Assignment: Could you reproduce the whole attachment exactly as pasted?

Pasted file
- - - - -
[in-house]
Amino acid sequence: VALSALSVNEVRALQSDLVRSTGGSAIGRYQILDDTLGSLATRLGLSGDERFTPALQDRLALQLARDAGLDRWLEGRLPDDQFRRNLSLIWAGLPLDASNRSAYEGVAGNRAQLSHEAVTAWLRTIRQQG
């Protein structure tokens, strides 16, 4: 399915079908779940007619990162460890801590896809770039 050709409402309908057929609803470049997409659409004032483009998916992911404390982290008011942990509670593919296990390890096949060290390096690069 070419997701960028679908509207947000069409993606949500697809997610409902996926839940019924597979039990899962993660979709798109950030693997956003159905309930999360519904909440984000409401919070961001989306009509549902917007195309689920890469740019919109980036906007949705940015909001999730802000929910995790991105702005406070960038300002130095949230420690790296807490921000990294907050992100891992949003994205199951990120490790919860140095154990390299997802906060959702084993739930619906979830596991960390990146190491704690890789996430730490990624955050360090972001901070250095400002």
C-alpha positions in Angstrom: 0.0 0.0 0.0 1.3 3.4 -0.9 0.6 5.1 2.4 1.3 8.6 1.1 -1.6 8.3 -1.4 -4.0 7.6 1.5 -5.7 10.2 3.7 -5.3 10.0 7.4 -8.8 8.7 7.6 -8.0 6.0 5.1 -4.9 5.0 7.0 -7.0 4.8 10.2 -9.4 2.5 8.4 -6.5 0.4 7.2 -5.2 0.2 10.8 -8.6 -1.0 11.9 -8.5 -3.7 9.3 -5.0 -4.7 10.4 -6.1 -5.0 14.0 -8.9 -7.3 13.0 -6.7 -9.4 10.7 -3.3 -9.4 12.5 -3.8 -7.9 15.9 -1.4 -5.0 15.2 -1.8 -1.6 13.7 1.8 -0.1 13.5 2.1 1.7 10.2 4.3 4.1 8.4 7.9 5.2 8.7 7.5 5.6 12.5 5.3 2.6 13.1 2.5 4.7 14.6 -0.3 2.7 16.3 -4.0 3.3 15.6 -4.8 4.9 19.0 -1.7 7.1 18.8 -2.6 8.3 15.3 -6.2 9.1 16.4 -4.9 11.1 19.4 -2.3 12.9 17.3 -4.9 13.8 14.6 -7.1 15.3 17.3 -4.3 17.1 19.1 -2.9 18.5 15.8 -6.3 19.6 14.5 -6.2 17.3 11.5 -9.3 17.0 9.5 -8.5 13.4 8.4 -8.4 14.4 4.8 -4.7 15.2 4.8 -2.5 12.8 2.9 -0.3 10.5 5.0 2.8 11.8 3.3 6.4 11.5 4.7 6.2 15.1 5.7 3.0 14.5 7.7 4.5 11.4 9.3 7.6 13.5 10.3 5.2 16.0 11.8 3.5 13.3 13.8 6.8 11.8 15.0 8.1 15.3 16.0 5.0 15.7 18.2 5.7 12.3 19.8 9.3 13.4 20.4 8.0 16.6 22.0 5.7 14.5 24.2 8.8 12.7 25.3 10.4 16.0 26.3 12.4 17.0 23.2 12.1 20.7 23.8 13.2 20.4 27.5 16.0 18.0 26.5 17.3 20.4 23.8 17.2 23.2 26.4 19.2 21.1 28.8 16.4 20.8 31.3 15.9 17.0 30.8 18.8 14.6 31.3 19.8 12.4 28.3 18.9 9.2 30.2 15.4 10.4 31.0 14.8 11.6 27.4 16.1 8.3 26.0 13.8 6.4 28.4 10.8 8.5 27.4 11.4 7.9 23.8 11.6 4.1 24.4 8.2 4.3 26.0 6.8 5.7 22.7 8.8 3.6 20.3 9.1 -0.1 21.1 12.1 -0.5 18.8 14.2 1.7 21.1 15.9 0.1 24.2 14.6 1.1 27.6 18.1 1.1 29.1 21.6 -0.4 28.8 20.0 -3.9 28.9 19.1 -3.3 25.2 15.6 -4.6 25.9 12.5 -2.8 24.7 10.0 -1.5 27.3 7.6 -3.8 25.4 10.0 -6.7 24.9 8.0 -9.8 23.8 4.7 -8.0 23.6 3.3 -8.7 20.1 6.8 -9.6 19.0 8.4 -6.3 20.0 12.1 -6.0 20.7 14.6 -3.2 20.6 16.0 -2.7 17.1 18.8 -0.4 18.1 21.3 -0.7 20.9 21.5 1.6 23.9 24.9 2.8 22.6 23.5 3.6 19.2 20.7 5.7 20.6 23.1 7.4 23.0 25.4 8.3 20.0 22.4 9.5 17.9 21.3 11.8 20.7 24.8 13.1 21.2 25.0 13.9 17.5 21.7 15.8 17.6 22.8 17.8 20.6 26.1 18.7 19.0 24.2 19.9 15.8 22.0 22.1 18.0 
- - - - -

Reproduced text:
[in-house]
Amino acid sequence: VALSALSVNEVRALQSDLVRSTGGSAIGRYQILDDTLGSLATRLGLSGDERFTPALQDRLALQLARDAGLDRWLEGRLPDDQFRRNLSLIWAGLPLDASNRSAYEGVAGNRAQLSHEAVTAWLRTIRQQG
């Protein structure tokens, strides 16, 4: 399915079908779940007619990162460890801590896809770039 050709409402309908057929609803470049997409659409004032483009998916992911404390982290008011942990509670593919296990390890096949060290390096690069 070419997701960028679908509207947000069409993606949500697809997610409902996926839940019924597979039990899962993660979709798109950030693997956003159905309930999360519904909440984000409401919070961001989306009509549902917007195309689920890469740019919109980036906007949705940015909001999730802000929910995790991105702005406070960038300002130095949230420690790296807490921000990294907050992100891992949003994205199951990120490790919860140095154990390299997802906060959702084993739930619906979830596991960390990146190491704690890789996430730490990624955050360090972001901070250095400002």
C-alpha positions in Angstrom: 0.0 0.0 0.0 1.3 3.4 -0.9 0.6 5.1 2.4 1.3 8.6 1.1 -1.6 8.3 -1.4 -4.0 7.6 1.5 -5.7 10.2 3.7 -5.3 10.0 7.4 -8.8 8.7 7.6 -8.0 6.0 5.1 -4.9 5.0 7.0 -7.0 4.8 10.2 -9.4 2.5 8.4 -6.5 0.4 7.2 -5.2 0.2 10.8 -8.6 -1.0 11.9 -8.5 -3.7 9.3 -5.0 -4.7 10.4 -6.1 -5.0 14.0 -8.9 -7.3 13.0 -6.7 -9.4 10.7 -3.3 -9.4 12.5 -3.8 -7.9 15.9 -1.4 -5.0 15.2 -1.8 -1.6 13.7 1.8 -0.1 13.5 2.1 1.7 10.2 4.3 4.1 8.4 7.9 5.2 8.7 7.5 5.6 12.5 5.3 2.6 13.1 2.5 4.7 14.6 -0.3 2.7 16.3 -4.0 3.3 15.6 -4.8 4.9 19.0 -1.7 7.1 18.8 -2.6 8.3 15.3 -6.2 9.1 16.4 -4.9 11.1 19.4 -2.3 12.9 17.3 -4.9 13.8 14.6 -7.1 15.3 17.3 -4.3 17.1 19.1 -2.9 18.5 15.8 -6.3 19.6 14.5 -6.2 17.3 11.5 -9.3 17.0 9.5 -8.5 13.4 8.4 -8.4 14.4 4.8 -4.7 15.2 4.8 -2.5 12.8 2.9 -0.3 10.5 5.0 2.8 11.8 3.3 6.4 11.5 4.7 6.2 15.1 5.7 3.0 14.5 7.7 4.5 11.4 9.3 7.6 13.5 10.3 5.2 16.0 11.8 3.5 13.3 13.8 6.8 11.8 15.0 8.1 15.3 16.0 5.0 15.7 18.2 5.7 12.3 19.8 9.3 13.4 20.4 8.0 16.6 22.0 5.7 14.5 24.2 8.8 12.7 25.3 10.4 16.0 26.3 12.4 17.0 23.2 12.1 20.7 23.8 13.2 20.4 27.5 16.0 18.0 26.5 17.3 20.4 23.8 17.2 23.2 26.4 19.2 21.1 28.8 16.4 20.8 31.3 15.9 17.0 30.8 18.8 14.6 31.3 19.8 12.4 28.3 18.9 9.2 30.2 15.4 10.4 31.0 14.8 11.6 27.4 16.1 8.3 26.0 13.8 6.4 28.4 10.8 8.5 27.4 11.4 7.9 23.8 11.6 4.1 24.4 8.2 4.3 26.0 6.8 5.7 22.7 8.8 3.6 20.3 9.1 -0.1 21.1 12.1 -0.5 18.8 14.2 1.7 21.1 15.9 0.1 24.2 14.6 1.1 27.6 18.1 1.1 29.1 21.6 -0.4 28.8 20.0 -3.9 28.9 19.1 -3.3 25.2 15.6 -4.6 25.9 12.5 -2.8 24.7 10.0 -1.5 27.3 7.6 -3.8 25.4 10.0 -6.7 24.9 8.0 -9.8 23.8 4.7 -8.0 23.6 3.3 -8.7 20.1 6.8 -9.6 19.0 8.4 -6.3 20.0 12.1 -6.0 20.7 14.6 -3.2 20.6 16.0 -2.7 17.1 18.8 -0.4 18.1 21.3 -0.7 20.9 21.5 1.6 23.9 24.9 2.8 22.6 23.5 3.6 19.2 20.7 5.7 20.6 23.1 7.4 23.0 25.4 8.3 20.0 22.4 9.5 17.9 21.3 11.8 20.7 24.8 13.1 21.2 25.0 13.9 17.5 21.7 15.8 17.6 22.8 17.8 20.6 26.1 18.7 19.0 24.2 19.9 15.8 22.0 22.1 18.0 